How to deal with China
By Peter Morici
U.S. efforts to persuade China to be a responsible player in the international community have failed. The May installment of bilateral talks, which under various names have spanned the Clinton and Bush Presidencies, failed to persuade China to alter its mercantilist economic policies and act responsibly on environmental problems.
Thanks to a purposefully undervalued yuan and huge export subsidies, China enjoys a trade surplus equal to 8 percent of its GDP, mostly with the United States. This permits China's economy to grow at more than 10 percent a year but it accomplishes this miracle by crowding out exports and stealing growth from many smaller and poorer developing countries.
By compelling other Asia economies to follow similar strategies, lest they lose their remaining opportunities in U.S. markets to China, Beijing's selfish policies are costing the United States $250 billion annually in lost productivity and 2 million high-paying manufacturing jobs. Most of those are in technology-intensive industries, where cheap Asian labor offers little competitive advantage.
On the environment, China is equally uncooperative. Soon, China will be the largest global source of green house gases. The annual growth of its emissions overwhelms what western economies could reasonably accomplish by adopting stricter controls.
No solution to global warming is possible without strict emissions standards in China, but it refuses to entertain the idea. Despite its economic prowess, China argues it is too poor to participate in a responsible regime to address global warming.
Chinese manufacturers make shoddy toys that endanger innocent children, export tainted drugs, and sell poisonous foods and personal care products in the United States and elsewhere. Surely, with its huge trade surplus, Beijing could import western methods of quality control. Instead, China arrogantly denies responsibility and blames bargain hunting retailers for those abuses. This illustrates Chinese indifference and the central problem with U.S. policy toward the Middle Kingdom.
European and American foreign policy experts have suggested engaging China in multilateral talks, perhaps in the G8 club of large industrialized countries, to resolve currency and trade issues. The Bush Administration has proposed a similar big power dialogue to strike a deal on green-house gas emissions. Such proposals have little chance of succeeding, because China's leadership simply does not share the same outlook and values as the large western democracies.
Western economic powers participate in international commercial and environmental agreements, because they wish to jointly manage a mutually beneficial international economy and protect the global commons, whose integrity is essential to human survival. The Europeans and Americans believe, while differing on the details, reasonably open markets and joint sacrifice will facilitate a more prosperous and secure world for all.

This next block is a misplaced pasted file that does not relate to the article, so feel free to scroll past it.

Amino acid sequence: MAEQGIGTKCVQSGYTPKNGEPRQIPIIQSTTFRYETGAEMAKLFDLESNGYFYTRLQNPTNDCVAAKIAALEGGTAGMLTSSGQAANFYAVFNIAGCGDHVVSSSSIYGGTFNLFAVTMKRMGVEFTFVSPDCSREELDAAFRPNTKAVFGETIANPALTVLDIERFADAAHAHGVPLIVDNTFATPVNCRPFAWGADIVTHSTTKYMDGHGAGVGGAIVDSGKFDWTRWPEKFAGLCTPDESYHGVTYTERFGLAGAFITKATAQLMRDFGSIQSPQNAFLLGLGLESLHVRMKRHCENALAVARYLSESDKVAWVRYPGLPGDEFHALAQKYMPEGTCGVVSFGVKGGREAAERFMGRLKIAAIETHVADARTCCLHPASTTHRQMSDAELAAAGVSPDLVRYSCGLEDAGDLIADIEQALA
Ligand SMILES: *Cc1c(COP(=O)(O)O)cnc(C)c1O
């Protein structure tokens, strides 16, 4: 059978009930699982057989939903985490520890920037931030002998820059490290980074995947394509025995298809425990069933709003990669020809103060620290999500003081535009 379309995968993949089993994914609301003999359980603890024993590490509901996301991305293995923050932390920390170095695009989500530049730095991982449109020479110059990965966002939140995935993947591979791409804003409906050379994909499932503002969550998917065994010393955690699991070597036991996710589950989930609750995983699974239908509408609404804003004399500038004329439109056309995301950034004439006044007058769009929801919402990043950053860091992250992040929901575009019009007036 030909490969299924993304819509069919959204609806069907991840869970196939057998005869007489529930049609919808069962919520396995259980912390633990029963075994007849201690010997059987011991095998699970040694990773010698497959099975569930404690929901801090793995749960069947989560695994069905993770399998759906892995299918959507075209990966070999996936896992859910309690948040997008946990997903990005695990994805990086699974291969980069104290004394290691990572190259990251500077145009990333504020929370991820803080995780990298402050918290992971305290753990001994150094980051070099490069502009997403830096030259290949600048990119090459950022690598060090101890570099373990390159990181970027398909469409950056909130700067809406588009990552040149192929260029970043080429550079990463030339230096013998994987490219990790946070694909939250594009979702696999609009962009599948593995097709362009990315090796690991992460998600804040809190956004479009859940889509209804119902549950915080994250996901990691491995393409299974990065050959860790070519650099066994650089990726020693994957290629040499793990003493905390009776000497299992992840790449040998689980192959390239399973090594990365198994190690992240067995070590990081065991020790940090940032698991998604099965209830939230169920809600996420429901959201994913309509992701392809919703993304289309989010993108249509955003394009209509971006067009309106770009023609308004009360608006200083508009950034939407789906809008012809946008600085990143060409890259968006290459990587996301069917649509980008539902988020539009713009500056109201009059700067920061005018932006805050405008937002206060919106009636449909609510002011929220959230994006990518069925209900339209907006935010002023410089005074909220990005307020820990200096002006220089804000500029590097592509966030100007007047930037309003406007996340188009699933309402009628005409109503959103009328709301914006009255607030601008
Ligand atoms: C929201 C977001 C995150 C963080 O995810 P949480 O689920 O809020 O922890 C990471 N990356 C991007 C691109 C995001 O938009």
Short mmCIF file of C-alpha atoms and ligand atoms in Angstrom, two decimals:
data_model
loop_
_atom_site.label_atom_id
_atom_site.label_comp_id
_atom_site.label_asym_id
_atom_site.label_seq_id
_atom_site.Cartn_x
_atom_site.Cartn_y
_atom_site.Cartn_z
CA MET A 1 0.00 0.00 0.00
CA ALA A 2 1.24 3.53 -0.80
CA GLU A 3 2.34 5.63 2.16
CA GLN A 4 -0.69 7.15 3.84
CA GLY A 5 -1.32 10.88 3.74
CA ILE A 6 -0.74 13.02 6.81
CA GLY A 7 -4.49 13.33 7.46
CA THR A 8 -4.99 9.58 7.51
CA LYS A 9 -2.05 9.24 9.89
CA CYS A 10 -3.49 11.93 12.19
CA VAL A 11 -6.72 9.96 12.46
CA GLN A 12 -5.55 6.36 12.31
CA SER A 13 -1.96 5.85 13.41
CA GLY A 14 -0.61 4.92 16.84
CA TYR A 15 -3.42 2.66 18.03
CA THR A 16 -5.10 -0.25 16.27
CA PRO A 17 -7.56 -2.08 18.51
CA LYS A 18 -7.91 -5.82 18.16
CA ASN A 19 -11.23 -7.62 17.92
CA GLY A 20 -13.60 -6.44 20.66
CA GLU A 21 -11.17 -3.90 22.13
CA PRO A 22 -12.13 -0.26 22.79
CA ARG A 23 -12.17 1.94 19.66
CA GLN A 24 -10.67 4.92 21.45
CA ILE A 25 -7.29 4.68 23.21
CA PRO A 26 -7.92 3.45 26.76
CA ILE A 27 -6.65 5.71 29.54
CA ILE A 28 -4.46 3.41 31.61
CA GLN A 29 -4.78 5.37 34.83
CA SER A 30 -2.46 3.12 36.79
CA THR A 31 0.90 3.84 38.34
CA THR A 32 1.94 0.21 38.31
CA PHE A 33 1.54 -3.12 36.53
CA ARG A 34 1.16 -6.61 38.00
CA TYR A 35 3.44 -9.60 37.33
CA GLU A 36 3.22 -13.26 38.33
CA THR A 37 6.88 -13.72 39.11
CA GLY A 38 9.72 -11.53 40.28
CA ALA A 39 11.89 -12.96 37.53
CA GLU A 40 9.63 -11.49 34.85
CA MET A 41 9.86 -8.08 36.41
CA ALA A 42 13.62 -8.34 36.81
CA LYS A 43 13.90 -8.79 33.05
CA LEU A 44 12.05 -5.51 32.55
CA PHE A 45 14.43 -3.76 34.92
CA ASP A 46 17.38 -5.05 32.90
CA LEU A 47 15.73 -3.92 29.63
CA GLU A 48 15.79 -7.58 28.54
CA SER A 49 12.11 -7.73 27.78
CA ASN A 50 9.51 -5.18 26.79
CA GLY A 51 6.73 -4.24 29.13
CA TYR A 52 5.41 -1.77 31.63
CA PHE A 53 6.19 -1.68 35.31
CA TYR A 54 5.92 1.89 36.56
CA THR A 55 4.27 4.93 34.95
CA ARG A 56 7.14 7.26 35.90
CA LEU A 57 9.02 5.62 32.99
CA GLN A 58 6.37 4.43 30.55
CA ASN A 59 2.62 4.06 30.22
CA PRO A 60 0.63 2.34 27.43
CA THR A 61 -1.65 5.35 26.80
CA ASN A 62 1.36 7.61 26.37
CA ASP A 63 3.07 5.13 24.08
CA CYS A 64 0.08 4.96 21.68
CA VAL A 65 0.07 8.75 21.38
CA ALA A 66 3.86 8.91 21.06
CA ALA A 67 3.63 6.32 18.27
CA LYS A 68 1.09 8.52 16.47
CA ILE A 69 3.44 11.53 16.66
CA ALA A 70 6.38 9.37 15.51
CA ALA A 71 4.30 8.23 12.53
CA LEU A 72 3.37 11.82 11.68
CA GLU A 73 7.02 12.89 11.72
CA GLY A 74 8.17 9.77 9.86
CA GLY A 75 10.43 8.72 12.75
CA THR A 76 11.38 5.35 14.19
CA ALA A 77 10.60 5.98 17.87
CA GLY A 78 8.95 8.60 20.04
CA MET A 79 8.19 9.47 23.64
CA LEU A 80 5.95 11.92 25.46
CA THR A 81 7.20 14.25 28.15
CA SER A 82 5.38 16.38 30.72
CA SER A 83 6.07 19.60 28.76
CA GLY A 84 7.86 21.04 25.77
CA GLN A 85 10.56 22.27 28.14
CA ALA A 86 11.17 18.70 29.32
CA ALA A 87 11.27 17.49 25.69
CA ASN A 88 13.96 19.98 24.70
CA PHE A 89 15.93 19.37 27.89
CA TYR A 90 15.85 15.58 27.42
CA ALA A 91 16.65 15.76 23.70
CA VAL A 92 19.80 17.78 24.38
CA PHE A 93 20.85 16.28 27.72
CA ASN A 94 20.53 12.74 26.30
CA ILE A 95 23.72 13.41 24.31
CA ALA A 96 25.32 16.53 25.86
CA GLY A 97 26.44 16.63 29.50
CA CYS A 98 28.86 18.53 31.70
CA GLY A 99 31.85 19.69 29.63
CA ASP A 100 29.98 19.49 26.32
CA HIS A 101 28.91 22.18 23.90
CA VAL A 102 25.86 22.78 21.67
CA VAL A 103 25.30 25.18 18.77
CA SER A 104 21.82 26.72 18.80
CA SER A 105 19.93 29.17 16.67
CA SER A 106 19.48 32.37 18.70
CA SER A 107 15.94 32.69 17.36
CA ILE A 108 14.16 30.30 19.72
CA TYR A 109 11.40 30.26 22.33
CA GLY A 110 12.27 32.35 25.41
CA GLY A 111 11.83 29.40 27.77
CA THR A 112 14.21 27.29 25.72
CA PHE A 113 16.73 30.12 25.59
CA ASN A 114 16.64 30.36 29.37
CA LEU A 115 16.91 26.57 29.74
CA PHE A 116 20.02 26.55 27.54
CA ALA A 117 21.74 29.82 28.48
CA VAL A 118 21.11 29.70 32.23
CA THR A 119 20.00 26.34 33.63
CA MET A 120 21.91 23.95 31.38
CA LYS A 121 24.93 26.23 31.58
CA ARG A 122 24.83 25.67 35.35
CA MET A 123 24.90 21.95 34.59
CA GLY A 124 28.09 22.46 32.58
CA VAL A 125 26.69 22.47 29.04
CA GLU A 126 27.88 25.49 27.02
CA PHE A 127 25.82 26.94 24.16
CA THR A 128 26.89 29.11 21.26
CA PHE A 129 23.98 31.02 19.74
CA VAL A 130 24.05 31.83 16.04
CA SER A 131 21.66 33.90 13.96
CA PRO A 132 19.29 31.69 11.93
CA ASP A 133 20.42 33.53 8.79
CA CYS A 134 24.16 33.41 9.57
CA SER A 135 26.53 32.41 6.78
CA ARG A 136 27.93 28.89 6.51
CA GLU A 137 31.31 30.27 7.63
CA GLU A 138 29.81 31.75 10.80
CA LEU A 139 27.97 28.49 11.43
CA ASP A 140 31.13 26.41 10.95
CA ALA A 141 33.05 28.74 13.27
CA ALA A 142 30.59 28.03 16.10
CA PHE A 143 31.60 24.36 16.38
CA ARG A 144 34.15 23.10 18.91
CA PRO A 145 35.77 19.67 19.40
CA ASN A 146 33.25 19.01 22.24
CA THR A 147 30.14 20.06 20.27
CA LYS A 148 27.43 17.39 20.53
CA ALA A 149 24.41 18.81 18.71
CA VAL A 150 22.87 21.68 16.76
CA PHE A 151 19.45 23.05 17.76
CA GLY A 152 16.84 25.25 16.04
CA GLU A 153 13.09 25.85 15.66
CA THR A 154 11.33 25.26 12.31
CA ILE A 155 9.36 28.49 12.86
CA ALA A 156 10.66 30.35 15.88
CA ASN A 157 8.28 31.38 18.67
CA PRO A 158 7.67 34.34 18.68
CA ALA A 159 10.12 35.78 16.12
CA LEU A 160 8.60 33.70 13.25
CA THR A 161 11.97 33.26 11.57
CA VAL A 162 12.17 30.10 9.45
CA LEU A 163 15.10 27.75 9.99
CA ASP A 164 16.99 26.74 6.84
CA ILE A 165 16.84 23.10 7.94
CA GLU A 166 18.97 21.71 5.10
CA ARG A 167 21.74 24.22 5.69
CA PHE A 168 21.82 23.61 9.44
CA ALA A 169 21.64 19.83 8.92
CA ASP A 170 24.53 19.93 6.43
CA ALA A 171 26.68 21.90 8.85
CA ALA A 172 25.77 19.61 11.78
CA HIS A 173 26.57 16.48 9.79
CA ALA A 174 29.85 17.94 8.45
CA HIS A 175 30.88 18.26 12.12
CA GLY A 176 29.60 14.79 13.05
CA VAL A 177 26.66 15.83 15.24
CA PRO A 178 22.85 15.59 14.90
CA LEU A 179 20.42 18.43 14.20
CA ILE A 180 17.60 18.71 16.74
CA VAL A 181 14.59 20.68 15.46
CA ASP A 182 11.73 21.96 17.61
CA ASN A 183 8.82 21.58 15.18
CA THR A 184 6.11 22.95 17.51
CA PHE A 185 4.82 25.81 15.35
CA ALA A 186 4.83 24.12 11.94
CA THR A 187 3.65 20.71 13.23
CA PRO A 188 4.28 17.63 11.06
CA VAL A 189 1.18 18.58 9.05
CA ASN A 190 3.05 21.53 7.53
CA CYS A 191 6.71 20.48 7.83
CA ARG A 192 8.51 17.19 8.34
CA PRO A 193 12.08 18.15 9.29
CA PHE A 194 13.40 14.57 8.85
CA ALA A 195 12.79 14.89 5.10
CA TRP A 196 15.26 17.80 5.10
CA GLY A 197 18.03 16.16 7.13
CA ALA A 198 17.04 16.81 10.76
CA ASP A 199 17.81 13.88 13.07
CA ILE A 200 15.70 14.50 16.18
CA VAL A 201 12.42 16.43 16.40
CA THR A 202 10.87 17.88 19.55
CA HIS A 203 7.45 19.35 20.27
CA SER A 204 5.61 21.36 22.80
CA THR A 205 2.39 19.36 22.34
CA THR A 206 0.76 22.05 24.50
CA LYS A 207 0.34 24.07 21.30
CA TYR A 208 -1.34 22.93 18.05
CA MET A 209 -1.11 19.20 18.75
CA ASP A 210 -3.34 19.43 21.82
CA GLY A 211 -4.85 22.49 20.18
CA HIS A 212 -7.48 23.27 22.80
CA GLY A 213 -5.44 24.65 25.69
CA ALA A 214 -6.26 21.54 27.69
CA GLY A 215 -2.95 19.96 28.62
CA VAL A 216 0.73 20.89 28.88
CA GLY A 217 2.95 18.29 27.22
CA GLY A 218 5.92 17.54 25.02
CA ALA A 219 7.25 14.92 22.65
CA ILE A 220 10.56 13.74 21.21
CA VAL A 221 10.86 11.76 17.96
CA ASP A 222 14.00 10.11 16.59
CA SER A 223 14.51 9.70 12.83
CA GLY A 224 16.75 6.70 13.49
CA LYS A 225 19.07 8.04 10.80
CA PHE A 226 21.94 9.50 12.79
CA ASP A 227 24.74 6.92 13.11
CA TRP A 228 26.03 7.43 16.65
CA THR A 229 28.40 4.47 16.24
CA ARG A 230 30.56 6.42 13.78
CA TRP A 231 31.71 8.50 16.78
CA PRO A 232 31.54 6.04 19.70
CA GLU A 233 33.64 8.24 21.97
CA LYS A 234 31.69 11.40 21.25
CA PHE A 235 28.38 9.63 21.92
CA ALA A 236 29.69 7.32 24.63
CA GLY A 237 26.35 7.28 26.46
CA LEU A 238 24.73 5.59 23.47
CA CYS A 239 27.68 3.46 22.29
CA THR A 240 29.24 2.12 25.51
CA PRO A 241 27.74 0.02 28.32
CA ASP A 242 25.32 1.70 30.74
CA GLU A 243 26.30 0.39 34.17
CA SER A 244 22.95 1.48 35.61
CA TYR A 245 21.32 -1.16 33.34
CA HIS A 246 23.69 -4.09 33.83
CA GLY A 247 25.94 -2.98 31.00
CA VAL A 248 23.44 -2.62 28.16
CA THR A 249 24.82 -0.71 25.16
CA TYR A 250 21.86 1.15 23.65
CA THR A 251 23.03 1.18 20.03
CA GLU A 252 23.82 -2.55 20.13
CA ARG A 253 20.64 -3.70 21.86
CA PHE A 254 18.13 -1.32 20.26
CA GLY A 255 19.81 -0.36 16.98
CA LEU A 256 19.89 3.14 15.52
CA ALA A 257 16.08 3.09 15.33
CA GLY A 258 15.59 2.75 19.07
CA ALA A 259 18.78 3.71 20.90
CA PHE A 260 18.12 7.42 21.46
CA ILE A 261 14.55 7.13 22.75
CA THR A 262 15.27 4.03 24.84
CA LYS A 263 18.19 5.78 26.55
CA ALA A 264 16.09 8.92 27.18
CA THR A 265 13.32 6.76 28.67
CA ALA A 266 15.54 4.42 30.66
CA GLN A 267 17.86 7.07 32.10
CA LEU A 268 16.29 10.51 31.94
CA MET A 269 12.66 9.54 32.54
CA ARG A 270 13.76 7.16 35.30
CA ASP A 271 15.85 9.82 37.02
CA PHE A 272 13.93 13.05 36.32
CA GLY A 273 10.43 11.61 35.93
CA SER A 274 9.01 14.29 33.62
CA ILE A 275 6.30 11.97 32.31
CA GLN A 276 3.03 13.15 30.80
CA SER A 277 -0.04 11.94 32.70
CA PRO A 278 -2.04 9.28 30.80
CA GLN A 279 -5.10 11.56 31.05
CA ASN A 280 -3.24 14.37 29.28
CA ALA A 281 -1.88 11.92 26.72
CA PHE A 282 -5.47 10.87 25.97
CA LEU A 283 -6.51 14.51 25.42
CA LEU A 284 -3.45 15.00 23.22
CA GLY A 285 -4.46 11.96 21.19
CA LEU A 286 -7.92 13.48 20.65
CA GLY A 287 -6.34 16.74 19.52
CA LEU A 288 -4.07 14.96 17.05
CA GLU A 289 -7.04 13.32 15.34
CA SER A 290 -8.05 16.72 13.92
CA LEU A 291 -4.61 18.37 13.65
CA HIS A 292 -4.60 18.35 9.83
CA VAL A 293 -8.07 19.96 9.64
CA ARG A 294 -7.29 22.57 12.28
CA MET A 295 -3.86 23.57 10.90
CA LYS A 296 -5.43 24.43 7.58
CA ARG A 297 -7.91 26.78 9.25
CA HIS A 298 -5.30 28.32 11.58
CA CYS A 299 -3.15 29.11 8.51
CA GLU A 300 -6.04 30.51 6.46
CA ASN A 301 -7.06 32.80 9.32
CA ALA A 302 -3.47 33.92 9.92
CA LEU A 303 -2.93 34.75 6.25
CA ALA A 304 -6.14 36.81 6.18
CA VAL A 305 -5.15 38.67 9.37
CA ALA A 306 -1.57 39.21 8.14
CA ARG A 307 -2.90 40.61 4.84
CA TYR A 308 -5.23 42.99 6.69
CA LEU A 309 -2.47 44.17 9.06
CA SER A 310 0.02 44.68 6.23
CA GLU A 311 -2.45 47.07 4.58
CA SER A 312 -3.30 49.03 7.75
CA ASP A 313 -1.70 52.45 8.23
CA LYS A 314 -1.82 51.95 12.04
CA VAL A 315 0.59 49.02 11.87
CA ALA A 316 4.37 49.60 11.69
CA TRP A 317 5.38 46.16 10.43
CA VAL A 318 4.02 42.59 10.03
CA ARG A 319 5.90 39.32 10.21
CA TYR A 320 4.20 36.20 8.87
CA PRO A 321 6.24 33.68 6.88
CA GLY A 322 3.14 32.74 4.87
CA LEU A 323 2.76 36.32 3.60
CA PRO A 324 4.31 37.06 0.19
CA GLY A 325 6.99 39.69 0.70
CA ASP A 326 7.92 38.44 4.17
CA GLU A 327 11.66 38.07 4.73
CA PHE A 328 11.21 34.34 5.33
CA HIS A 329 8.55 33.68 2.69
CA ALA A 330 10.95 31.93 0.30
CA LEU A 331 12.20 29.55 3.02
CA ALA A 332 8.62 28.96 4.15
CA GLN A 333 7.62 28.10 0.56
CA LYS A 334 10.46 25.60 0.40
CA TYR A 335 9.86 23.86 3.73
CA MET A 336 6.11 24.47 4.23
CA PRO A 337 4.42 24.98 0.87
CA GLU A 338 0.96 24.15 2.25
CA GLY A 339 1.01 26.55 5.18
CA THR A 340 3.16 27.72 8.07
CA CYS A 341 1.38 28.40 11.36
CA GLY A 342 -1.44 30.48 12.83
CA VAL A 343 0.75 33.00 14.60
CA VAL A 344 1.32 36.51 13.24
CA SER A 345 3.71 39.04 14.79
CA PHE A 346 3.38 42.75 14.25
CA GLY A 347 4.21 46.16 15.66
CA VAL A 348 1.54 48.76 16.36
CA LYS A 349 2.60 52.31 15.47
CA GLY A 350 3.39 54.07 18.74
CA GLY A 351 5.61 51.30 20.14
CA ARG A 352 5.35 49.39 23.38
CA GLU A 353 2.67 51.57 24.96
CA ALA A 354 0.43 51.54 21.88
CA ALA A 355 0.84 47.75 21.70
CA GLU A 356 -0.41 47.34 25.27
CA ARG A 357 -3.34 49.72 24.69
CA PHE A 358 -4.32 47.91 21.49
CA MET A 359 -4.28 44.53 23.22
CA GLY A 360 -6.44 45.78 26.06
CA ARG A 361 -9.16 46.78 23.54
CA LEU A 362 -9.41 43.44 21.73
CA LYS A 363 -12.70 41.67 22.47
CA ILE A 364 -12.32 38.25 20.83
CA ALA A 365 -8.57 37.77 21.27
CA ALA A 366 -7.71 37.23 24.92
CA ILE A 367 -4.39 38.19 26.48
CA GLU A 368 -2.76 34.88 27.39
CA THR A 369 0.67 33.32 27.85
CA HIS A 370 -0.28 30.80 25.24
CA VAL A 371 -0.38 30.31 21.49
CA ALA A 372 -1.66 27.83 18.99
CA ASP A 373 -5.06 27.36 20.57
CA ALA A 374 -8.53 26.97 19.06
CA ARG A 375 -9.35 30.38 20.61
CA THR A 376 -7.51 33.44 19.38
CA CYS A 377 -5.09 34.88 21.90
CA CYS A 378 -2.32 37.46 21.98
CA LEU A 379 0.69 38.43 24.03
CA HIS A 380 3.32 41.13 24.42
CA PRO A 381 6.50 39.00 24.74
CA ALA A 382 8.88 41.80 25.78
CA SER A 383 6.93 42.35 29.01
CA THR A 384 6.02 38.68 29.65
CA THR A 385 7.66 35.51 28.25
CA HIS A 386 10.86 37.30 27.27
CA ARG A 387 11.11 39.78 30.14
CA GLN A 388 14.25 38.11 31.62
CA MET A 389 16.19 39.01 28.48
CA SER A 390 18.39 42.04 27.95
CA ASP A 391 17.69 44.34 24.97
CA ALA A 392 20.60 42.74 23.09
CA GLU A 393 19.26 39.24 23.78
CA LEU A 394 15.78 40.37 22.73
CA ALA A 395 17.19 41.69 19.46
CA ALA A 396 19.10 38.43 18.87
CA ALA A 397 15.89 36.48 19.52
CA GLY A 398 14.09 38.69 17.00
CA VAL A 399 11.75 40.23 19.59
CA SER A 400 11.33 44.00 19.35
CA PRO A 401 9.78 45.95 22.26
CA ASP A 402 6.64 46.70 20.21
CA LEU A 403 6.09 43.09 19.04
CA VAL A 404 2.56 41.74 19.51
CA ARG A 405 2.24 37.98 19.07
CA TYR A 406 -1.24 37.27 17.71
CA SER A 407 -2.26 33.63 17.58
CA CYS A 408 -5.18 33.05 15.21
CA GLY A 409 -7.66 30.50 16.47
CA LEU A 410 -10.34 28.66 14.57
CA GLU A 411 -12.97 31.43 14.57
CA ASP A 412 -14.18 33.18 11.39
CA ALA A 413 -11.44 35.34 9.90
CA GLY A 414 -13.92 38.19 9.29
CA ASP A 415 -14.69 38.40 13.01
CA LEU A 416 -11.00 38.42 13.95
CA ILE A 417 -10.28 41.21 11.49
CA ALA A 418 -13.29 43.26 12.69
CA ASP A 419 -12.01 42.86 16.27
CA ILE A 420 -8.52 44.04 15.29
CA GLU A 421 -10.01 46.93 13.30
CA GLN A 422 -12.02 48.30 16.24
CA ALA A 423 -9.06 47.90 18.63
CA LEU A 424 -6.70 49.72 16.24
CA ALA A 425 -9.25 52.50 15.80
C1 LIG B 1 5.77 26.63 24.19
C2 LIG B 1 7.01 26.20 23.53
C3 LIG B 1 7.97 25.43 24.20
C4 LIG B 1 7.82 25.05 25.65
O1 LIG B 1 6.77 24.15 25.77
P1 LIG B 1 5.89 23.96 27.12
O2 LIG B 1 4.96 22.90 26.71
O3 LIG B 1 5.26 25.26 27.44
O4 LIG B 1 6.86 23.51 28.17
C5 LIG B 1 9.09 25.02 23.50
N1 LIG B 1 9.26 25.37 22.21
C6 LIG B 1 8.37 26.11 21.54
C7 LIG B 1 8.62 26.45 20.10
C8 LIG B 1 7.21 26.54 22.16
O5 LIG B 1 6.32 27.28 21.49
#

The Chinese Communist Party sees western-style commercial and environmental cooperation as imposing inconvenient constraints on its economic development strategy and threatening its grasp on power. Since the Chinese government lacks the legitimacy free elections anoint, it must deliver hyper growth to keep the Chinese people content, even if that means stealing prosperity from others and destroying the global environment. Hence, China eschews the international obligations its economic success should require, and it exploits loopholes in the rules and the absence of western consensus about how to address its renegade behavior.
Offering China major power status by engaging it in multilateral dialogue will accomplish little, because the Communist party is much more concerned about maintaining its grasp on power than becoming a respected stakeholder in the global community. Western democracies must recognize this unpleasant reality and deal with China differently than they do one another.
For example, China's undervalued yuan provides a 24 percent subsidy on exports, as measured by Beijing's purchases of dollars and other currencies in foreign exchange markets to maintain an undervalued yuan. The EU, United States and others should simply levy a tariff equal to that amount on imports from China. If China reduces currency purchases, reduce the tariff. If China increases those purchases, raise the tariff accordingly. Level the playing field for western based businesses, and let the market sort out the winners and losers.
To combat global warming, the United States, EU and others should adopt tough auto emissions, power generation and other industrial activities. Then Chinese products made in ways that do not meet those standards should be excluded from industrialized-country markets.
These actions would slow the Chinese economic miracle, but special treatment and endless talks will not move China to act responsibly.
A bit less prosperity would erode the Communist Party's grip on power and perhaps instigate democratic change. That would be better for everyone.
Peter Morici is a professor at the University of Maryland School of Business and former Chief Economist at the U.S. International Trade Commission.